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Head doorkeeper ensures all the rules are followed

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It may be the people's Capitol, but it's Tony's Senate.

Tony Gallo, Senate doorkeeper for nearly five years, is known for quietly keeping order and enforcing the rules.

Yes, there are rules of the Senate.

They go way back – even further than Gallo, 76, can detail – but they govern everything from who is allowed on the Senate floor, what they wear while they're there and who can speak, because only one person at a time is permitted.

"A lot of people think I make these rules," Gallo said. "I'm a professional, and the rules are the rules.

"My people say to me, ‘you're honest, and you don't show favoritism.'"

Anyone who has visited the Senate in the past few years has most likely come into contact with Gallo. But if the casual visitor doesn't remember him, that's a good thing.

Gallo is known among Senate regulars for the quiet and reserved but strict way he commands order within the chamber.

He knows he's got a reputation for being strict, and he's proud of it.

"There are certain rules and protocols for floor privileges," Senate President Jeff Kessler, D-Marshall, said. "He watches everything like a hawk. He is proficient, efficient and friendly, and when guests have the privileges of the floor, he makes sure they proceed in an orderly, respectable manner that's a friendly manner."

Gallo, a Logan County native, graduated from Morris Harvey College, what is now the University of Charleston, in 1954 with a degree in teaching and recreation management.

He went on to teach school and said he was one of the first physical education teachers.

"I loved it, and I loved the kids because I had a lot of kid in me," Gallo said with a smile. "I had more fun with them crawling around on the floors, crawling like a butterfly – sometimes the principal would come tell me we were having too much fun."

Gallo married Shirley 46 years ago, and the couple has a son, Andrew, and a daughter, Dawn, who died last year after a long battle with lupus. Gallo is a proud grandfather three times over.

After his time as a teacher, he spent a long time as the parking director for the City of Charleston. When he retired in 1976, his long-time friend, Darrell Holmes, who happened to be the longtime Senate clerk, suggested Gallo come to work for the Senate.

"I really thought he just wanted to talk, but he handed me an application," Gallo said. "I had only been retired a month!"

Gallo started working on the Senate Journal, which is a printed account of everything that goes on during the floor session. He did that for about eight or nine years, but then a doorkeeper had a heart attack and Gallo said he was recruited to be the West Wing doorkeeper during the daytime floor sessions on top of spending his evenings in the Journal room.

The next year, Gallo stayed exclusively on the Senate floor. After long-time head doorkeeper Jack Trail died, then-Senate President Earl Ray Tomblin named Gallo the acting head doorkeeper and started to teach him the stately ways of the Senate.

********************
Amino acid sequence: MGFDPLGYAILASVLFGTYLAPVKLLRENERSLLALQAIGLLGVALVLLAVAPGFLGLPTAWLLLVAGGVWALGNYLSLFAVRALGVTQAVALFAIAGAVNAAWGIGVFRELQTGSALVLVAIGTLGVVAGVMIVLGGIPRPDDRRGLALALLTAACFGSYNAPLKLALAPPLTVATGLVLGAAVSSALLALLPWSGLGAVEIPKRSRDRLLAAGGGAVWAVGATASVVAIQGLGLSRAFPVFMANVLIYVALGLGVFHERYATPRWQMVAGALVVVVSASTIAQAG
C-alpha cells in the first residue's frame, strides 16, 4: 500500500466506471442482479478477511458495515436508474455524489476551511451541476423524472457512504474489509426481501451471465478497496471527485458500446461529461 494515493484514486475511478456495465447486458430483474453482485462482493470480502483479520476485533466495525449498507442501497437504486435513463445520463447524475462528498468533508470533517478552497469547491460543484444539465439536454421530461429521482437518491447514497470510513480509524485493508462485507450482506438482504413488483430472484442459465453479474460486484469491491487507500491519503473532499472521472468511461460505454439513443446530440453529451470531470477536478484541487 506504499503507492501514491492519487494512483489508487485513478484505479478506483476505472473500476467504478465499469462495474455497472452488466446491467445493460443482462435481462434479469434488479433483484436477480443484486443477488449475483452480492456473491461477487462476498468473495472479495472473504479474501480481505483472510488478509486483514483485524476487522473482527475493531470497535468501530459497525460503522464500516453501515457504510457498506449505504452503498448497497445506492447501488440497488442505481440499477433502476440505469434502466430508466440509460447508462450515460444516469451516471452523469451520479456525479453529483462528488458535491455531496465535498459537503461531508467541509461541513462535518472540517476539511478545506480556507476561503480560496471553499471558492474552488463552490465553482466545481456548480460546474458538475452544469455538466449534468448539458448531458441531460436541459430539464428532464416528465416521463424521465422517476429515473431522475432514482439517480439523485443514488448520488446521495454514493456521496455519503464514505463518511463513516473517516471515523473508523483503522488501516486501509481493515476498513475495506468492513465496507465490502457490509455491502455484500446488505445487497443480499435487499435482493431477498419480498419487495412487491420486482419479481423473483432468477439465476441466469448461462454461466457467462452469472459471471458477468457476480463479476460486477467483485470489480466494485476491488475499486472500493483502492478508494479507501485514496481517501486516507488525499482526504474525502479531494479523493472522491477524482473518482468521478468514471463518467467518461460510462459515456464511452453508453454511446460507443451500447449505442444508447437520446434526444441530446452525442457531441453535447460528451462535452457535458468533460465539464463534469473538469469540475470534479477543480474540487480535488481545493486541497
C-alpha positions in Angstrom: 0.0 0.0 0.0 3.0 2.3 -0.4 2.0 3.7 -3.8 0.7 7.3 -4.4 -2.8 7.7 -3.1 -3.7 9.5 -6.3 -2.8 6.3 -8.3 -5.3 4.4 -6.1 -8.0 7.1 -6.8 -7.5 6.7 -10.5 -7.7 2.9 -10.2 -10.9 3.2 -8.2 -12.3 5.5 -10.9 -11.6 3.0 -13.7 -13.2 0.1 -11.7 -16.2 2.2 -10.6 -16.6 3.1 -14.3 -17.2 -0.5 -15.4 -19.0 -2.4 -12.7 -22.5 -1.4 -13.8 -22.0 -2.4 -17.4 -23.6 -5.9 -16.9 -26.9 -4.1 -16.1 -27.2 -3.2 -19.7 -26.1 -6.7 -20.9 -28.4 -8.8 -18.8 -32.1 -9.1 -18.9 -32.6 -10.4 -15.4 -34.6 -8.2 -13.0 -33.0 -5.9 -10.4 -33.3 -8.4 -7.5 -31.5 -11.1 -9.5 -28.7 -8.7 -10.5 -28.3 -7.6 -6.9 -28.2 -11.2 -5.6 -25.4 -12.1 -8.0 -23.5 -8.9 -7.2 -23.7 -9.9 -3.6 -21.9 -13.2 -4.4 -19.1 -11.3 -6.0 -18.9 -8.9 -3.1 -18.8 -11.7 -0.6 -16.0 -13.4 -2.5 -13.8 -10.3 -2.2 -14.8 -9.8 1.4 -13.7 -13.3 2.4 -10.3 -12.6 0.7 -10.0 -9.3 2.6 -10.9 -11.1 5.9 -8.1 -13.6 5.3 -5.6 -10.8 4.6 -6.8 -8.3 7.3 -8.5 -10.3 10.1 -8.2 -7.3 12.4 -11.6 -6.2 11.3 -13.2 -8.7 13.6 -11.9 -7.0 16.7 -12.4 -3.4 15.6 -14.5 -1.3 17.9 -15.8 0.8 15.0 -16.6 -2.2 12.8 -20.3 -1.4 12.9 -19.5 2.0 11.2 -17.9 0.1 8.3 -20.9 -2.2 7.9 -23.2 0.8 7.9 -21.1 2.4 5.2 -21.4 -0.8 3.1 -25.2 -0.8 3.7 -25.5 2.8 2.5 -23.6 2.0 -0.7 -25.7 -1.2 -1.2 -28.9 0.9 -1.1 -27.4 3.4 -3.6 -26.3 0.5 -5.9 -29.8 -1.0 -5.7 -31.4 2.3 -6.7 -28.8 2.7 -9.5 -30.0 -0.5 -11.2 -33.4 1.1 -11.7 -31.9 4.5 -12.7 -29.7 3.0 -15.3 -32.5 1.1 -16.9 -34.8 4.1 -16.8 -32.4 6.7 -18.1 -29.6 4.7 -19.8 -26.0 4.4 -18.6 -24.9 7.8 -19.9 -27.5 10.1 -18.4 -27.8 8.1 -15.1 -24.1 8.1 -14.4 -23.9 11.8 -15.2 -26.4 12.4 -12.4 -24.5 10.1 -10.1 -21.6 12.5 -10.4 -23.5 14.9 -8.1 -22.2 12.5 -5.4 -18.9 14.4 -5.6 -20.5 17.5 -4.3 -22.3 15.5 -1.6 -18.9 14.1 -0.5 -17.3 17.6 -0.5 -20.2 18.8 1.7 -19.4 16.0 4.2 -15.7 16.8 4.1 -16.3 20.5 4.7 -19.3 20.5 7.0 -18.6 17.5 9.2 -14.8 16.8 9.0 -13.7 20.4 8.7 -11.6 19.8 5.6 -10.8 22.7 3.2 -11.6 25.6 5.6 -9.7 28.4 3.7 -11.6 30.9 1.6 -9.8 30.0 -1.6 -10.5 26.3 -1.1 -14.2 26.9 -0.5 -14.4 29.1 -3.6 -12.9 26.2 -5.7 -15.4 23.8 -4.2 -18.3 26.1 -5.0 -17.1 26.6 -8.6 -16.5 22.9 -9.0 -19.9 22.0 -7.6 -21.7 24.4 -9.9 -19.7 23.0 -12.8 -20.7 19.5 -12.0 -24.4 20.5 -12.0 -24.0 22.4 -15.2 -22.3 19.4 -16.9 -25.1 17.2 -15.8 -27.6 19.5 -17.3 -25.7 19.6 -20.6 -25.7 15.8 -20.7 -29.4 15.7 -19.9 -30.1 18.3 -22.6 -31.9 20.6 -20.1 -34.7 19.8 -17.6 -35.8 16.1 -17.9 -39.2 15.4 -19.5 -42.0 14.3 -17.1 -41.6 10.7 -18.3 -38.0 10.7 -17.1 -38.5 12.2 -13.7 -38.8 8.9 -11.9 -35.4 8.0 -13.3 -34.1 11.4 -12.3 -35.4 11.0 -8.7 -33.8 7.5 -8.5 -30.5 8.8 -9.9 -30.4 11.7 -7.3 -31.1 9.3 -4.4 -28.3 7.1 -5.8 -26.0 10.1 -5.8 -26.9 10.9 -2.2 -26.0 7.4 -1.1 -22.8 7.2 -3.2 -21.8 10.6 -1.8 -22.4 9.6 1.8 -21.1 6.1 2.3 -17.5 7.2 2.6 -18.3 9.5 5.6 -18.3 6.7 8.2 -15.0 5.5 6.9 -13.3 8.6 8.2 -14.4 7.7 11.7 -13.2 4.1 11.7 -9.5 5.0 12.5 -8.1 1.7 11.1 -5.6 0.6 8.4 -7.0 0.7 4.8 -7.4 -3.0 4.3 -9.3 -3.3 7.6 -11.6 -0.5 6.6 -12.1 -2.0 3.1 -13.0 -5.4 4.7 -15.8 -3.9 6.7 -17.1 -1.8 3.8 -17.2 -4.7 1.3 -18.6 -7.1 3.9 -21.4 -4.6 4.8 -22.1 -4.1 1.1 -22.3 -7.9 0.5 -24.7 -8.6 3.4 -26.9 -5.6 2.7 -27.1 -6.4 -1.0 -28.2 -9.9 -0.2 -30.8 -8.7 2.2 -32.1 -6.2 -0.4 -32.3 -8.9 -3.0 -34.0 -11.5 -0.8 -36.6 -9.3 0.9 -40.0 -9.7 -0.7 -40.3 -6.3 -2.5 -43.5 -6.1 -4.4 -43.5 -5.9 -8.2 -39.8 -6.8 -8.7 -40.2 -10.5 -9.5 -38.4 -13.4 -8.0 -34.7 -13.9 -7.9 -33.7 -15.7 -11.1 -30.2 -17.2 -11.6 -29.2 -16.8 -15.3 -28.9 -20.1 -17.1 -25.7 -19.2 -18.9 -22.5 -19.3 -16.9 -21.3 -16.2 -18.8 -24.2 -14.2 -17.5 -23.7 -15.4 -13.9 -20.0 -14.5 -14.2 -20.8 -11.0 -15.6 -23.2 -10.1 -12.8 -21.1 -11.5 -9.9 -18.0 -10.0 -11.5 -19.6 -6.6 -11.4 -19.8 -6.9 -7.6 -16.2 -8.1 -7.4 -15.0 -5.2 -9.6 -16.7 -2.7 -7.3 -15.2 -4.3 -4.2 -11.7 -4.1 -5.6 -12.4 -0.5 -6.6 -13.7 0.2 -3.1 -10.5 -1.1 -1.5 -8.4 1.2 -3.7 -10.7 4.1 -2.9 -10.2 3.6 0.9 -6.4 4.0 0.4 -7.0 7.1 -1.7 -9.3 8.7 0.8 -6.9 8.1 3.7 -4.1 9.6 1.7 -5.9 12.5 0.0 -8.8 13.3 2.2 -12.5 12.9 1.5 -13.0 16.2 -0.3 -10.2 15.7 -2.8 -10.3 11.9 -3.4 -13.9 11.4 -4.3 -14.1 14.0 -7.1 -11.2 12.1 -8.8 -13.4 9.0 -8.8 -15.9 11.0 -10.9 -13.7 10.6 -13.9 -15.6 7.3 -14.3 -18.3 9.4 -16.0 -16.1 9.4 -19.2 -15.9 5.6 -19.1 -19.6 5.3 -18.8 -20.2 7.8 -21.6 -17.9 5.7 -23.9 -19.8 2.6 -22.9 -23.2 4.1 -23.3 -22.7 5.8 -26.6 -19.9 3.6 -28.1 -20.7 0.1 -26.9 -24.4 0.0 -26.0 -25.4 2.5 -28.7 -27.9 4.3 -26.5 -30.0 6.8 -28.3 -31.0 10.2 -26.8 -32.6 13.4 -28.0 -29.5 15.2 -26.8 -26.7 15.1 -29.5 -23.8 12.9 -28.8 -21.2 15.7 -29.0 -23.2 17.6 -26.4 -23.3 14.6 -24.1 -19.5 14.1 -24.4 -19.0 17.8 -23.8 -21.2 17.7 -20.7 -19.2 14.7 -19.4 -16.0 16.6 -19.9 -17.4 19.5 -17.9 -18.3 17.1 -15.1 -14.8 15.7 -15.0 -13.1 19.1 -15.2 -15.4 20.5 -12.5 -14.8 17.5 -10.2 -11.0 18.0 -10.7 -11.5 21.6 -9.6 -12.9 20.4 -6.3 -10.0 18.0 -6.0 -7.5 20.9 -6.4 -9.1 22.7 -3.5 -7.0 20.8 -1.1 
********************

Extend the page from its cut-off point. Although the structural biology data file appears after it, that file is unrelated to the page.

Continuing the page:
"Gov. Tomblin loved this place," Gallo said. "I mean, he loved the chamber, the carpet, the seal – he loved it here, and he wanted it run with class and professionalism.

"He instilled the idea that the Senate is a special place to come to."

Gallo said his tasks aren't just keeping wayward lobbyists and reporters off the Senate floor. He makes sure the lawmaker's waste baskets are emptied, the galleries where visitors sit are clean, all the right paperwork is updated and on members' desks and of course, all the doorkeepers open the three entryways to the Senate floor.

"It's common courtesy," he said. "I believe in common courtesy and treating people with respect."

And Gallo keeps safety in mind, too. Last week when he looked up and saw a visitor leaning over the gallery railing, it just took one look and a point for the man to scurry back to his seat.

"Something like that, if you have a big camera and you're leaning over the railing, it wouldn't take anything for a fall," he said. "My biggest concern now are these gun issues.

"Troopers are here on the floor with me, strictly for safety, and the Capitol police are here, but I'm safety conscious."

When the countless groups come to be recognized with resolutions on the Senate floor, it's Gallo who keeps them quietly organized in the back of the chamber, even when there are several groups in one day. He also lines them up neatly behind the ropes on the floor while the resolution is read. And he even has a specific formula for when he tells them to walk down to meet the Senate President.

And Gallo's "rules are rules" motto extends to lawmakers. He'll tell them to quiet down, too.

"If I walk to the side of the chamber where there is noise, I just smile and turn because when they see me, they quiet down," Gallo said.

Gallo's favorite story of his time as doorkeeper brings him to tears with laughter. Let's just say there is one minister who has never been invited back to the Senate.

But even those casual visitors notice the dignified order Gallo keeps in his Senate.

"That's the thing I want everyone to leave the chamber thinking," he said. "That they were accepted and they were treated with respect.

"I want them to say ‘those people were really good,' when they walk out the door with that blue folder in their hand."

Gallo said for all his storied strictness, he hasn't had a single group leave the Senate with a grumble.

"I may be tough at the beginning, but when they leave, they all say ‘thank you,' and shake my hand," he said. "That tells me we're doing something right."